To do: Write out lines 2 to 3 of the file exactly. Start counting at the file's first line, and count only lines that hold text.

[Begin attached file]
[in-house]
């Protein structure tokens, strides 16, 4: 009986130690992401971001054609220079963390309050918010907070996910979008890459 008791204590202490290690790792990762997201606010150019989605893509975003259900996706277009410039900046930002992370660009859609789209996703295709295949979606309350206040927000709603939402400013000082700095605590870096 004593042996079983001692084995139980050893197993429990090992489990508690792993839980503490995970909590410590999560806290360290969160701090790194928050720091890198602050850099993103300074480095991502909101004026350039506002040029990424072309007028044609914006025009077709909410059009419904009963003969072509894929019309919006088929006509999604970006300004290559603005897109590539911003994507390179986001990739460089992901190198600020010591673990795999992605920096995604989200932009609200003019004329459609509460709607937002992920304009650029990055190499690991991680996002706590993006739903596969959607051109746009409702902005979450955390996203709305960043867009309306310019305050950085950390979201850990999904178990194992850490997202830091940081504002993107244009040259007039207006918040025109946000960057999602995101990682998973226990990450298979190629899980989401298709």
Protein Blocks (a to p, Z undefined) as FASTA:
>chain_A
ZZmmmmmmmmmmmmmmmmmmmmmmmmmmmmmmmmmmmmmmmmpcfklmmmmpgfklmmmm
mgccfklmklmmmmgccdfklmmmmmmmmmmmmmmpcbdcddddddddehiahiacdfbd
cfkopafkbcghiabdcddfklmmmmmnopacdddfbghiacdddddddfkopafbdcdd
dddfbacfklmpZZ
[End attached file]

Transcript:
């Protein structure tokens, strides 16, 4: 009986130690992401971001054609220079963390309050918010907070996910979008890459 008791204590202490290690790792990762997201606010150019989605893509975003259900996706277009410039900046930002992370660009859609789209996703295709295949979606309350206040927000709603939402400013000082700095605590870096 004593042996079983001692084995139980050893197993429990090992489990508690792993839980503490995970909590410590999560806290360290969160701090790194928050720091890198602050850099993103300074480095991502909101004026350039506002040029990424072309007028044609914006025009077709909410059009419904009963003969072509894929019309919006088929006509999604970006300004290559603005897109590539911003994507390179986001990739460089992901190198600020010591673990795999992605920096995604989200932009609200003019004329459609509460709607937002992920304009650029990055190499690991991680996002706590993006739903596969959607051109746009409702902005979450955390996203709305960043867009309306310019305050950085950390979201850990999904178990194992850490997202830091940081504002993107244009040259007039207006918040025109946000960057999602995101990682998973226990990450298979190629899980989401298709």
Protein Blocks (a to p, Z undefined) as FASTA: